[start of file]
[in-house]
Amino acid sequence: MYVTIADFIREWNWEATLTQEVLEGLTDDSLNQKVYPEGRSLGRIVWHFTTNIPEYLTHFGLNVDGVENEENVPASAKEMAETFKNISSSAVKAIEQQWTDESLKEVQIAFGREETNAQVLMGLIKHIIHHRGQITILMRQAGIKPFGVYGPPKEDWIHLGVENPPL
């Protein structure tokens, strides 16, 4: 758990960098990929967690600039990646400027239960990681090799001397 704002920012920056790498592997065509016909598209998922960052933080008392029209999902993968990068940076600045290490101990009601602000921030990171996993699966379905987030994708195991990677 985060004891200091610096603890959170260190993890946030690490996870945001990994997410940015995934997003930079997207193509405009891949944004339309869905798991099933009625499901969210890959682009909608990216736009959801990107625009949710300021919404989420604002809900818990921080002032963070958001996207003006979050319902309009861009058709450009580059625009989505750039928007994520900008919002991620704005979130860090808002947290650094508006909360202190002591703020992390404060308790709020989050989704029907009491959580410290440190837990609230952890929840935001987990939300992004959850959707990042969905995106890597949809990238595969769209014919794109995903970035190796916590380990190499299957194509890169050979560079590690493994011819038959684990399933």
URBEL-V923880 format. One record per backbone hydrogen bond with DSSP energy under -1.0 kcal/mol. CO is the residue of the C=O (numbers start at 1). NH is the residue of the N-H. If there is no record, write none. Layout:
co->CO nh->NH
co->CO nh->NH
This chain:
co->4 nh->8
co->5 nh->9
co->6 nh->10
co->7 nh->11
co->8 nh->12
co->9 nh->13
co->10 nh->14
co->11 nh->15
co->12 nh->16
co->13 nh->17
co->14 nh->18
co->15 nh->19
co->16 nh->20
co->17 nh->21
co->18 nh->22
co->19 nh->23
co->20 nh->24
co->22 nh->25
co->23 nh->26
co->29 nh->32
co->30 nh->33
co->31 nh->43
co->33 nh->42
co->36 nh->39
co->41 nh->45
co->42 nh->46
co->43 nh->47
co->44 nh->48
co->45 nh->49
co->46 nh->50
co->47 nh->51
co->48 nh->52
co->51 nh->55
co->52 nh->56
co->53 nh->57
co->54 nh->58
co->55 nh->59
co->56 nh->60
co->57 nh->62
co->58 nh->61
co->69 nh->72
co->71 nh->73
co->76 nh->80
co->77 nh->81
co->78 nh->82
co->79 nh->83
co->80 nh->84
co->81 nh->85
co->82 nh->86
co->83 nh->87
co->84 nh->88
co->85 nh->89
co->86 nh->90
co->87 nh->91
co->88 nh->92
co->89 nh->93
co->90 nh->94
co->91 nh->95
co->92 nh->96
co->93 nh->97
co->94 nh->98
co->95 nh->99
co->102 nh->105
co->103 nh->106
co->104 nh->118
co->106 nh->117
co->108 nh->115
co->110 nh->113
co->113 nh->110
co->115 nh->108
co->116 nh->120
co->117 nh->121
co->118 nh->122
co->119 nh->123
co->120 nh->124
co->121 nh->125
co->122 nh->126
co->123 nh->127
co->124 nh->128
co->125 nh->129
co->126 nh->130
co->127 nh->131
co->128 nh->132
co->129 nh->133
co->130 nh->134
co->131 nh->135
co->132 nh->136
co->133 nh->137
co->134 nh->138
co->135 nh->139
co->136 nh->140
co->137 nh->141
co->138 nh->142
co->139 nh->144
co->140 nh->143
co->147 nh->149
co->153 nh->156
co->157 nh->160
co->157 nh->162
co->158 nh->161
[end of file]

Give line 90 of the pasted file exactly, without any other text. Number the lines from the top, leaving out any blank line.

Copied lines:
co->128 nh->132